Iran Art Exhibition
Iran Art Exhibition



One of the most popular arts in Zanjan is filigree which is a branch of the art of metalworking and is mainly made of high-grade silver metal. In filigree, silver bullions are made with a rolling machine in the shape of quadrilateral narrow wires with which small designs are made by putting them together and soldering them. The purpose of this essay is to introduce filigree and to identify the common designs and motifs in the filigree of Zanjan as well as the effectiveness level of the filigree patterns from pre-Islamic and Islamic eras, and the similarity of filigree patterns with Islamic-art motifs based on the geometric theory of fractals. The present article seeks to answer these questions:

1) What are the origins of some Zigzag filigree designs?

2) What types of motifs are common and used in Zanjan filigree and Islamic decorative art?

3) Are filigree designs compatible with Islamic art designs based on Fractal theory?

The results indicate that the origins of some filigree patterns are from ancient Iranian patterns, some patterns are taken from the invaders to the eastern borders of Iran as well as the geometric vegetative and simplified (stylized) patterns of the Islamic period. These patterns with other filigree elements form a complete semantic system.

The findings also showed that there is a balance in natural fractal patterns. Patterns of Islamic art and filigree, despite repetitions, irregularities, endlessness, incompatibility, etc., follow a particular order in general and they are balanced (unity despite plurality). Filigree designs have used the elements of Islamic decorative art and fractals from nature. In other words, all three are of natural origin.
Zanjan filigree works are part of the fine Iranian metalwork art which production has undergone changes in recent years. The existing works in the art of filigree are largely different from the old filigrees. Despite their apparent differences, the researchers categorize these works into a single collection. Although metalwork art has been referred to in many Iranian art history books, less attention has been paid to filigree. On the other hand, many of them have been lost due to the possibility to melt the filigree works, and few are available in some museums or owned by collectors, which are not easy to access. One of the most important ways to realize the history of filigree works is to recognize the forms and motifs common to the filigree and find the origin of the motifs and their transformation over time.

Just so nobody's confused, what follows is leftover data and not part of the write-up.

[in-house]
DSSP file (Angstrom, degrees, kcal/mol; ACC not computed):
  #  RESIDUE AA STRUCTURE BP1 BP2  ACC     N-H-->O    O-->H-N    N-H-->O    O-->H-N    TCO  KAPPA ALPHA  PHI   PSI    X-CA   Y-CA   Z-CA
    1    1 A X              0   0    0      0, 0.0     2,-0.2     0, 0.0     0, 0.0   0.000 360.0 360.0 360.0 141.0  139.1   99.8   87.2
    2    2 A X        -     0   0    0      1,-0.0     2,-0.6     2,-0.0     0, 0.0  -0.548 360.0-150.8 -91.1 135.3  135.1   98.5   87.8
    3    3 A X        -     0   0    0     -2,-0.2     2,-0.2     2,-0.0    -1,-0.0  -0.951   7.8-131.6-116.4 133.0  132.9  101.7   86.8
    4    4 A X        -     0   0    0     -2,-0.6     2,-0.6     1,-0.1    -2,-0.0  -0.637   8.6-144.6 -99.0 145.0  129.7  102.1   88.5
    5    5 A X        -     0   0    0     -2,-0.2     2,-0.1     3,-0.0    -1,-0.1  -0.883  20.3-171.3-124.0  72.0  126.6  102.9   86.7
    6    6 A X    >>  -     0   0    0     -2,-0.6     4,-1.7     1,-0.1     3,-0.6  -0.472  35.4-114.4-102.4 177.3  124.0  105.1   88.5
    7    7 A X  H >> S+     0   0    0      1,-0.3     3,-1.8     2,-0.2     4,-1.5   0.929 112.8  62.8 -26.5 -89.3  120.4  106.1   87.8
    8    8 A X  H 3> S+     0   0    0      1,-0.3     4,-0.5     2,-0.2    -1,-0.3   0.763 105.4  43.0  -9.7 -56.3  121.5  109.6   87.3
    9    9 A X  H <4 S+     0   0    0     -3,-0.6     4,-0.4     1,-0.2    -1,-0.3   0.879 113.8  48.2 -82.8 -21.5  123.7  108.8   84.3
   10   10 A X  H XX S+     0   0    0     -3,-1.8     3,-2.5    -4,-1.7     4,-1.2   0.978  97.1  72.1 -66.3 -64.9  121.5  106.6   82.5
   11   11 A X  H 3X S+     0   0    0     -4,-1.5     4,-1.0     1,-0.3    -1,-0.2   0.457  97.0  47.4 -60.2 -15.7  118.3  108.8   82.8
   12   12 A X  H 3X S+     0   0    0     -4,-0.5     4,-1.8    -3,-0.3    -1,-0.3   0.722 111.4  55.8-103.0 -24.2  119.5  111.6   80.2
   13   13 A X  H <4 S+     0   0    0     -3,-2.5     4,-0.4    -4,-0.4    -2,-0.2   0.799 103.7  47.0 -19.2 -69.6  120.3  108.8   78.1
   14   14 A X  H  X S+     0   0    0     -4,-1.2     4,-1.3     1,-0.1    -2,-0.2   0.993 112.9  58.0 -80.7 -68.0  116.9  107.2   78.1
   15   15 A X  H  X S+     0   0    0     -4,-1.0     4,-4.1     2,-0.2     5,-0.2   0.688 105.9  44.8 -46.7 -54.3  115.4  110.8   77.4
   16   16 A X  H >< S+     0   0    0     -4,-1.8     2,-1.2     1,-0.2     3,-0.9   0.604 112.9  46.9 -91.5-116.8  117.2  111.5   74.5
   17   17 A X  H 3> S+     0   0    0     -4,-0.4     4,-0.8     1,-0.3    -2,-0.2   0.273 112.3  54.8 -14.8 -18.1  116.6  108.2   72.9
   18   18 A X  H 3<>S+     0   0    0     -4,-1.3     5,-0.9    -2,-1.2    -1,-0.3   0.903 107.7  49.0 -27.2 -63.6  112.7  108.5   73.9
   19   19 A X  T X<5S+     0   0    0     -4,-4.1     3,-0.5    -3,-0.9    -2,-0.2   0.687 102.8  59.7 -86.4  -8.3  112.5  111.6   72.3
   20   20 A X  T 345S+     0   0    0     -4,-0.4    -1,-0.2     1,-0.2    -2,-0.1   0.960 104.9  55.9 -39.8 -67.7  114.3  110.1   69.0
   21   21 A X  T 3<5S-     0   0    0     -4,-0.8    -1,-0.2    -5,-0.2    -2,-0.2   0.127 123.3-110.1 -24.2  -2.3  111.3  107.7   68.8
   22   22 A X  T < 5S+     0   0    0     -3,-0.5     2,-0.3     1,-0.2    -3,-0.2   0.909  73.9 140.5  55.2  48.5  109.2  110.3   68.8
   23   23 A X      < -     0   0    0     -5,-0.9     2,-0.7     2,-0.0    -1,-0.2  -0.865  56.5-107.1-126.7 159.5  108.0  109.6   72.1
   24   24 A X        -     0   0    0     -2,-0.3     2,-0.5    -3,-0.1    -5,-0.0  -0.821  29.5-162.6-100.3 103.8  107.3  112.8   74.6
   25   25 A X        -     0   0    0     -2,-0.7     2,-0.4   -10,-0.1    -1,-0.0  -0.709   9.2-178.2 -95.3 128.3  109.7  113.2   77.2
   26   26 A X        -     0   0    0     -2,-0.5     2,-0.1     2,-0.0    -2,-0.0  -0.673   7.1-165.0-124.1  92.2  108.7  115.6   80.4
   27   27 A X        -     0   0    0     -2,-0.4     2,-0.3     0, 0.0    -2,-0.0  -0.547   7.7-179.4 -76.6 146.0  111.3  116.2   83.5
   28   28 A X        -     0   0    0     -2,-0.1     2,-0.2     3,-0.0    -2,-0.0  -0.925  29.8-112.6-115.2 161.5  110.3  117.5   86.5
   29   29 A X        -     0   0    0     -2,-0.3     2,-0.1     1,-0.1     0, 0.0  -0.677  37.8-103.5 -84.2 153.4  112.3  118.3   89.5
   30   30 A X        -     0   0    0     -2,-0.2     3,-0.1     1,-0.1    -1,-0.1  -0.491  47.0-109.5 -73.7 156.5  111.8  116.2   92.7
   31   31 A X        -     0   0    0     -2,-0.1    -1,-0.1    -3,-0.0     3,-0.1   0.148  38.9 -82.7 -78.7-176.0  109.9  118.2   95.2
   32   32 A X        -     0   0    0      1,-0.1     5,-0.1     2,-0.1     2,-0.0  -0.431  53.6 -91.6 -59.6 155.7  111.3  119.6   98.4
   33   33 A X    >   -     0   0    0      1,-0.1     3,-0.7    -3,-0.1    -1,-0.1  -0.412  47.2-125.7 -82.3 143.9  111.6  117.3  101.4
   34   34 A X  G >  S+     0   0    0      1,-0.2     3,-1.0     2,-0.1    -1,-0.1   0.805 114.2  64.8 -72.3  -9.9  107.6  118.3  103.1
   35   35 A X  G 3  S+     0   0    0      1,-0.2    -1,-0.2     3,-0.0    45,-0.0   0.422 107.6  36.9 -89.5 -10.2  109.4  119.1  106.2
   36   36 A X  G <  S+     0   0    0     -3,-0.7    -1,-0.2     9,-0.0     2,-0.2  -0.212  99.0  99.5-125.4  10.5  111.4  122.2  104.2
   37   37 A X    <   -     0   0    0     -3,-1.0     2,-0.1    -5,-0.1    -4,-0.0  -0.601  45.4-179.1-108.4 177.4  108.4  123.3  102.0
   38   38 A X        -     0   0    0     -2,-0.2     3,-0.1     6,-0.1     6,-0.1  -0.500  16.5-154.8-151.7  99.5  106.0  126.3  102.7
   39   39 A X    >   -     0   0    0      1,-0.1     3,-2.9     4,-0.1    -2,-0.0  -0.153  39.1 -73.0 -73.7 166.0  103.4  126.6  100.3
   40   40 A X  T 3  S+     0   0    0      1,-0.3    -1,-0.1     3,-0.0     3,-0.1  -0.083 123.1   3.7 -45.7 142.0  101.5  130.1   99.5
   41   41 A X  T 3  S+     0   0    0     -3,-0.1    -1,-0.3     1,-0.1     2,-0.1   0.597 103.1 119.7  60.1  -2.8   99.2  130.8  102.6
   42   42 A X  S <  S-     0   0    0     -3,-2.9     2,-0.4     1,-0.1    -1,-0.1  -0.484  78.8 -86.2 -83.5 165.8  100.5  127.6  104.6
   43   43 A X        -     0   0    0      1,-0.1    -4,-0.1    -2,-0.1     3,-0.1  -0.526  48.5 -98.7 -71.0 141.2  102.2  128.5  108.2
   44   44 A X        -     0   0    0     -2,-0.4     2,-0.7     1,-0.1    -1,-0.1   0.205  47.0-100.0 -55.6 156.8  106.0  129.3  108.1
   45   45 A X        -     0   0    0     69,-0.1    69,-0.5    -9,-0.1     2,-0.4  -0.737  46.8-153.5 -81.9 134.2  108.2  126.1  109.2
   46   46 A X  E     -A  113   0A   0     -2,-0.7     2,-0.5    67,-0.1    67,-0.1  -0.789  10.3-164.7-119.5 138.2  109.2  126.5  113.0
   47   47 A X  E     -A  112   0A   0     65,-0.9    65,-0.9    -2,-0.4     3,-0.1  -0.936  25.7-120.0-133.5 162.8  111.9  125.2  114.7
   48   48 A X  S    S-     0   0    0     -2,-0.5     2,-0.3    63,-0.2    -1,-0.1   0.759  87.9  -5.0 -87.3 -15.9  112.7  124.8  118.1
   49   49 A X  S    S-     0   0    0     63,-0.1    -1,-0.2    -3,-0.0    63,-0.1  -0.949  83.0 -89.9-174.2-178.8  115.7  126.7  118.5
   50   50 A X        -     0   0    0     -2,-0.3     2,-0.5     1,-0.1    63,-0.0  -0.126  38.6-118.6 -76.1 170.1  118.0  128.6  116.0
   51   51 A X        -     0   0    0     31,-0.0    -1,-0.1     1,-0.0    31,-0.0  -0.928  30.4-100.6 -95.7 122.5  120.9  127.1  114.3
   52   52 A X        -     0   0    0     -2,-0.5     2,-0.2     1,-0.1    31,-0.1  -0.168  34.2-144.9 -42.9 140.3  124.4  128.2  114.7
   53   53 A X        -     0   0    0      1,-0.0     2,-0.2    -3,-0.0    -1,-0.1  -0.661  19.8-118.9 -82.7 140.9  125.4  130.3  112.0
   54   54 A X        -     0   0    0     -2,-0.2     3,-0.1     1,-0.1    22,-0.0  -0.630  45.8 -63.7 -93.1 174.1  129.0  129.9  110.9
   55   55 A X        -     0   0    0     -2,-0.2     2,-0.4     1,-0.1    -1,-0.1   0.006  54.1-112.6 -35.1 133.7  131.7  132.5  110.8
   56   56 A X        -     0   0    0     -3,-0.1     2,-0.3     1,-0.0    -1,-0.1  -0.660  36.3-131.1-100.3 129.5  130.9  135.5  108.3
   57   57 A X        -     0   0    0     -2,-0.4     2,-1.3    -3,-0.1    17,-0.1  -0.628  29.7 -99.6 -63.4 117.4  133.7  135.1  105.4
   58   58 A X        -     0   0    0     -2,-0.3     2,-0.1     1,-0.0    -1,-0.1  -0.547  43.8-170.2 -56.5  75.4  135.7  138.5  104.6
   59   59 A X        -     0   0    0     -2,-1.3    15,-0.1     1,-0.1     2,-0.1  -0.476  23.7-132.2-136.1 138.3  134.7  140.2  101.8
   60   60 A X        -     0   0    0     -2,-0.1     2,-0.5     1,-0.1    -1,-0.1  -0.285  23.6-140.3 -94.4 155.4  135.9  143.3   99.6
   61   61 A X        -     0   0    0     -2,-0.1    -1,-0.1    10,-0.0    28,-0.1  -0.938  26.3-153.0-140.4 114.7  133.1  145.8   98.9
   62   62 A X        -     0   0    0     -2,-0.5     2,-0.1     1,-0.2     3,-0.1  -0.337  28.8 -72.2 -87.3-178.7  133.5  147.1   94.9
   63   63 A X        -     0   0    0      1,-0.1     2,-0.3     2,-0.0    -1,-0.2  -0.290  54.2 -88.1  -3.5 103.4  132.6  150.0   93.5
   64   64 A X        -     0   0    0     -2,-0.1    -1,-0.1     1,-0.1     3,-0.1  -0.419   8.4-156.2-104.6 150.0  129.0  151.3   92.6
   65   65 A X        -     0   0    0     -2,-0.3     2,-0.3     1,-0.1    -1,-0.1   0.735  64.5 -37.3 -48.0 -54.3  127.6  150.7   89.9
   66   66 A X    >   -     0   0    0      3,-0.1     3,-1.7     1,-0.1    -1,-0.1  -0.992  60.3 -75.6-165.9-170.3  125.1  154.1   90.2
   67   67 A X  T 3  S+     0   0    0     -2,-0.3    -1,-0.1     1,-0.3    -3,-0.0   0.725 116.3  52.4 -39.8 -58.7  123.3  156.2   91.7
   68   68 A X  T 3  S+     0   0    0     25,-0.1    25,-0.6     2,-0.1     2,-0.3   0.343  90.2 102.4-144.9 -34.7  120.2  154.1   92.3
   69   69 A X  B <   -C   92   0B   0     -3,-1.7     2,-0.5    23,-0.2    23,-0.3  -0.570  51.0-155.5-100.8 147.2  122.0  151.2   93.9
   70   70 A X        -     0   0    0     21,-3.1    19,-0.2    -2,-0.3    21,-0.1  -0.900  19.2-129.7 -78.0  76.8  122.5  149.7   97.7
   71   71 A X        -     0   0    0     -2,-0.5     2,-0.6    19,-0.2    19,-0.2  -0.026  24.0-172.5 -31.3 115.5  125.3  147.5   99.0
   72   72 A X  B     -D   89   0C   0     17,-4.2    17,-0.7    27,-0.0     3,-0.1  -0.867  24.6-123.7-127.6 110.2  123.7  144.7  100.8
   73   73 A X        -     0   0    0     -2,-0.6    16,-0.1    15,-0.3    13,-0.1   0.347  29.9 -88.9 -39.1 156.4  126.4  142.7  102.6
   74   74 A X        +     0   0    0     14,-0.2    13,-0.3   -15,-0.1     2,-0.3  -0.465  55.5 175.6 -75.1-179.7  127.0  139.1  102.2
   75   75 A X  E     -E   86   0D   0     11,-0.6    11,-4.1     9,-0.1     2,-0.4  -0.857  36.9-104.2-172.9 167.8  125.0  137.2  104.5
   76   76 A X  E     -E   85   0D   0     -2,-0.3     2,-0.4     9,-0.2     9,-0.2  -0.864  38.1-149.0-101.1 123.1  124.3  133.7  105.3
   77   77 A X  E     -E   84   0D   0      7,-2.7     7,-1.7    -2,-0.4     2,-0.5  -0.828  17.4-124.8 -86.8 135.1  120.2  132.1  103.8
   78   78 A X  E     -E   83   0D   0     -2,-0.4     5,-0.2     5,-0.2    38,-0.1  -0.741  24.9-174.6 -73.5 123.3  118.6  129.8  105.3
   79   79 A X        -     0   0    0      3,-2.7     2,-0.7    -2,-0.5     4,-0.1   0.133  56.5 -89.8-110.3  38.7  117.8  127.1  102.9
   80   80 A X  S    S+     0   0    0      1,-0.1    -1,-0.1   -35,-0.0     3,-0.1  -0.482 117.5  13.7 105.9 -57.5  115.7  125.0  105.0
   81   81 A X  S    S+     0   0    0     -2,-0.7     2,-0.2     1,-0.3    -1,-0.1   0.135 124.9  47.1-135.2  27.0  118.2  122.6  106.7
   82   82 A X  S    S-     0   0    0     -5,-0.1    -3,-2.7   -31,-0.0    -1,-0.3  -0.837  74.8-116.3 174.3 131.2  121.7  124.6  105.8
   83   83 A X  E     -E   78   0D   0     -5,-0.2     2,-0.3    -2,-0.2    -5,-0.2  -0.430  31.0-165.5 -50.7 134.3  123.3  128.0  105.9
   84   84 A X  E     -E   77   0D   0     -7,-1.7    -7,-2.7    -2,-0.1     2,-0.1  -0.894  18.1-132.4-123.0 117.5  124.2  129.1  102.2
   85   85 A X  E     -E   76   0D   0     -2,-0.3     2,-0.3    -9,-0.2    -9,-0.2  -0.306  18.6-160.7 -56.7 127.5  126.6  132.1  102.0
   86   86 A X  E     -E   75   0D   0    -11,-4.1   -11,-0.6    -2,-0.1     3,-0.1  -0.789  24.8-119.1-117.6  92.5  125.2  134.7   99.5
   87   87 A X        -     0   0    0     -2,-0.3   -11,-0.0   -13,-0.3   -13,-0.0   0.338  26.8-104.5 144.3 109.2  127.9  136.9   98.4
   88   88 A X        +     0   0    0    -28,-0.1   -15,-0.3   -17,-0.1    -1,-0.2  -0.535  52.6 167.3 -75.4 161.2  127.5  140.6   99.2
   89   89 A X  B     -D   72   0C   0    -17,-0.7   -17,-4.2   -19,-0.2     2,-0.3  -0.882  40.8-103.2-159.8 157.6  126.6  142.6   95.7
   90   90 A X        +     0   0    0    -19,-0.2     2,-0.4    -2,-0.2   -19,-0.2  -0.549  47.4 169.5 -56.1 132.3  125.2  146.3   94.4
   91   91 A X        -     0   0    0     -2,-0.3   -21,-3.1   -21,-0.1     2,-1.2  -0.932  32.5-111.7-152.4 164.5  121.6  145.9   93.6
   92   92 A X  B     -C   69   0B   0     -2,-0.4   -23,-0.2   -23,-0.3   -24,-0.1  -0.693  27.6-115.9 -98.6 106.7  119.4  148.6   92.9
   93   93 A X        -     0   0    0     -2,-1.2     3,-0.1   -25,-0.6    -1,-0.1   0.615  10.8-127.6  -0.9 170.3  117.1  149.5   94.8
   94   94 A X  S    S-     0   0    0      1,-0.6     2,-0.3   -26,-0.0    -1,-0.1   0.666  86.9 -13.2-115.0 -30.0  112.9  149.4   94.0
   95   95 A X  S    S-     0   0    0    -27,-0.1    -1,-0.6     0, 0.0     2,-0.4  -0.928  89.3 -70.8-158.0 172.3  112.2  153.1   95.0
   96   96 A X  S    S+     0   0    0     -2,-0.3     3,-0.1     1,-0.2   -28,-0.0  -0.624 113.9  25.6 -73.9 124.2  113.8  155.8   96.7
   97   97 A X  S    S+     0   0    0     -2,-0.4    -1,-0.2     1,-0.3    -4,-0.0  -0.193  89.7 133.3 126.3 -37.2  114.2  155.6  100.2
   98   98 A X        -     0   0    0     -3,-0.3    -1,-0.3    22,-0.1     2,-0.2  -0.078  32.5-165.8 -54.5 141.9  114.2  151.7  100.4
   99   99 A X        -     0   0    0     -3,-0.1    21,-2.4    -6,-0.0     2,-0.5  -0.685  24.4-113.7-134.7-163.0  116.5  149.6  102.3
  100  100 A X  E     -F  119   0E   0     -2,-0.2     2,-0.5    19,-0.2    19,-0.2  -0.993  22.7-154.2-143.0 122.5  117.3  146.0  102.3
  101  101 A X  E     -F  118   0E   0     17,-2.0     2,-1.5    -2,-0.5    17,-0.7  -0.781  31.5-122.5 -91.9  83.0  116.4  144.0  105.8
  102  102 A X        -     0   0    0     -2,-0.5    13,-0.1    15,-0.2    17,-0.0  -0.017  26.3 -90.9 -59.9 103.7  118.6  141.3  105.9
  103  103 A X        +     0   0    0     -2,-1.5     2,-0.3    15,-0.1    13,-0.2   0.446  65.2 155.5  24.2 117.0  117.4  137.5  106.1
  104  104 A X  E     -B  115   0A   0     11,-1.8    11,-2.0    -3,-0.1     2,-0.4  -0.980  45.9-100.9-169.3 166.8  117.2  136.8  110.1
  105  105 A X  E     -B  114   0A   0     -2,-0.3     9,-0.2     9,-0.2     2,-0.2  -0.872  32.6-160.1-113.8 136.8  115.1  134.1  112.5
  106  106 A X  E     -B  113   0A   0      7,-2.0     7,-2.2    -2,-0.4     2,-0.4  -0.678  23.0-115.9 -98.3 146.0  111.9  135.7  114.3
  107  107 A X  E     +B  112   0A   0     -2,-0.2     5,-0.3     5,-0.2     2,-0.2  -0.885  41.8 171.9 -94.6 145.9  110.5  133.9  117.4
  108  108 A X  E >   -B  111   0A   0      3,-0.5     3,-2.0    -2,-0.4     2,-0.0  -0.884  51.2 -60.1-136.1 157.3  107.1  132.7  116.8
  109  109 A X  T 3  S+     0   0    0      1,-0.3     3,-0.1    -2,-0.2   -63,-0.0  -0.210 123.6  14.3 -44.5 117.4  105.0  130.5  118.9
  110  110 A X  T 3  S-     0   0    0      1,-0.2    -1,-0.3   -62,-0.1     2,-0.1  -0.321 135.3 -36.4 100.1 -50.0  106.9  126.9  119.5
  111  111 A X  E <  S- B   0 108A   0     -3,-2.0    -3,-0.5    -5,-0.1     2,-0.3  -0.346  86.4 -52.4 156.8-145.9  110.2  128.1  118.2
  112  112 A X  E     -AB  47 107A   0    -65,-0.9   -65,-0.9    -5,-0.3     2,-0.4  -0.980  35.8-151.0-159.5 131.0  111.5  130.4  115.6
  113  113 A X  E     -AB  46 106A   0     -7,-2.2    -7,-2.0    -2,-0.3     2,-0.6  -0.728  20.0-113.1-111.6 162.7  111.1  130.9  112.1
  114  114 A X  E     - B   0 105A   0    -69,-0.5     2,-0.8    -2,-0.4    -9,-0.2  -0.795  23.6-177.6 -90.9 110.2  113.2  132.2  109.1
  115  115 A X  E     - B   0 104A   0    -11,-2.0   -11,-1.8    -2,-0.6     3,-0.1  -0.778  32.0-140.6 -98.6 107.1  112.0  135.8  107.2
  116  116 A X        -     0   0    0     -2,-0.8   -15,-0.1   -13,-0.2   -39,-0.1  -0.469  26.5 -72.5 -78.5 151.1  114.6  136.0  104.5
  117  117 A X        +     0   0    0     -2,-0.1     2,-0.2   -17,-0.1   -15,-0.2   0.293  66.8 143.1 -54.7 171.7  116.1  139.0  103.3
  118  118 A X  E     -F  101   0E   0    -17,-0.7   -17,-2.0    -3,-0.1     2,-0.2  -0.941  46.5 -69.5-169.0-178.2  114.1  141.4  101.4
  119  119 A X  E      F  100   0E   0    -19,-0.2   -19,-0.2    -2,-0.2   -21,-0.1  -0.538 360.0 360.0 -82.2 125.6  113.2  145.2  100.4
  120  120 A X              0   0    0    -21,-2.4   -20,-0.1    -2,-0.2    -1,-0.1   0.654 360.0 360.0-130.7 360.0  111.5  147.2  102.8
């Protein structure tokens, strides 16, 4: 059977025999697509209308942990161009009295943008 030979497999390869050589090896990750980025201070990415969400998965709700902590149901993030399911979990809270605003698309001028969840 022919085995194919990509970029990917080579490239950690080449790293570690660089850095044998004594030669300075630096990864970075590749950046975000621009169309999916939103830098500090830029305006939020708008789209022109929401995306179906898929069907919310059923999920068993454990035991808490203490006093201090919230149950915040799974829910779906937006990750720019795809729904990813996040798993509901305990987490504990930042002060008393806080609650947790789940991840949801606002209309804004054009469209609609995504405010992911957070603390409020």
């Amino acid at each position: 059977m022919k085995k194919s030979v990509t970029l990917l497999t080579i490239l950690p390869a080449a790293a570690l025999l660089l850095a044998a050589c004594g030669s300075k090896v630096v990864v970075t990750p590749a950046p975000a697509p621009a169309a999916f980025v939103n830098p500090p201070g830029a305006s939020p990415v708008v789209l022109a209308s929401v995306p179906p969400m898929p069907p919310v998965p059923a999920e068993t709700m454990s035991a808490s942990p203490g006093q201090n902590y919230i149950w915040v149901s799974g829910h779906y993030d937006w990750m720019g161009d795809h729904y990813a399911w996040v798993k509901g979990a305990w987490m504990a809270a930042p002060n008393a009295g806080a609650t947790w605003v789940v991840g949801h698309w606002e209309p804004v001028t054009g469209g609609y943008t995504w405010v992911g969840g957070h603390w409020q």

IRAN ART EXHIBITION: Iran has long hosted many civilizations from the past. The filigree works have been obtained from two periods of before and after Islam. These artifacts range from very basically decorated works to sophisticated ones. They have common features in the style of decoration and building method; features like the use of tap and dies of wires and delicate soldering as well as the use of abstract forms that are in fact the foundations of today’s filigree art. What was considered the goldsmithing work in the pre-Islamic era, slowly moved towards independence after the advent of Islam and during the reign of early Muslim rulers until it became of great importance in the Samanid era, that is a pinnacle of developments, and in the Seljuk era, that is the determinant of the policy of this art; then, during the Safavid era an art was finally formed, called filigree. Moreover, today’s filigree art had been invented in the Afsharid and Zand periods when some of the motifs invented in the late Safavid era came into being and later emerged in various forms in the Qajar period as well. Zanjan was established as the center and the largest production location of filigrees in the Qajar era.


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